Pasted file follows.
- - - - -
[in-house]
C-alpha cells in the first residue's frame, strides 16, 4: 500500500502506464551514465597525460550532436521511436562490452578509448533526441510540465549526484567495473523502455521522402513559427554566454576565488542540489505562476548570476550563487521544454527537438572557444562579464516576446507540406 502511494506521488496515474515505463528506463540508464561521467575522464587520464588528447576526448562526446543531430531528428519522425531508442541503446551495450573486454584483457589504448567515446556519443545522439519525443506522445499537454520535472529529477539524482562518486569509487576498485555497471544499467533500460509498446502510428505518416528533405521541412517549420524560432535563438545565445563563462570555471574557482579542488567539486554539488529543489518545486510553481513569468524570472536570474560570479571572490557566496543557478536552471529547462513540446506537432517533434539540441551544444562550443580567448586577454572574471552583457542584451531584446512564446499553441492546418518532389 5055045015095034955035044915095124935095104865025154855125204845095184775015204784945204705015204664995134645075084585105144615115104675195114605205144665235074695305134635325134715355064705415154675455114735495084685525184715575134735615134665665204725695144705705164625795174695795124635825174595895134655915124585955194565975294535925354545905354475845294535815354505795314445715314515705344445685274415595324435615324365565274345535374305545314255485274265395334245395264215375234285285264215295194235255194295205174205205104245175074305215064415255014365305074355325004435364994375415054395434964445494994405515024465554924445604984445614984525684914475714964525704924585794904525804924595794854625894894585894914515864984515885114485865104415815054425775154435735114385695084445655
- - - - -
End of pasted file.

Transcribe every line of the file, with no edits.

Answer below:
[in-house]
C-alpha cells in the first residue's frame, strides 16, 4: 500500500502506464551514465597525460550532436521511436562490452578509448533526441510540465549526484567495473523502455521522402513559427554566454576565488542540489505562476548570476550563487521544454527537438572557444562579464516576446507540406 502511494506521488496515474515505463528506463540508464561521467575522464587520464588528447576526448562526446543531430531528428519522425531508442541503446551495450573486454584483457589504448567515446556519443545522439519525443506522445499537454520535472529529477539524482562518486569509487576498485555497471544499467533500460509498446502510428505518416528533405521541412517549420524560432535563438545565445563563462570555471574557482579542488567539486554539488529543489518545486510553481513569468524570472536570474560570479571572490557566496543557478536552471529547462513540446506537432517533434539540441551544444562550443580567448586577454572574471552583457542584451531584446512564446499553441492546418518532389 5055045015095034955035044915095124935095104865025154855125204845095184775015204784945204705015204664995134645075084585105144615115104675195114605205144665235074695305134635325134715355064705415154675455114735495084685525184715575134735615134665665204725695144705705164625795174695795124635825174595895134655915124585955194565975294535925354545905354475845294535815354505795314445715314515705344445685274415595324435615324365565274345535374305545314255485274265395334245395264215375234285285264215295194235255194295205174205205104245175074305215064415255014365305074355325004435364994375415054395434964445494994405515024465554924445604984445614984525684914475714964525704924585794904525804924595794854625894894585894914515864984515885114485865104415815054425775154435735114385695084445655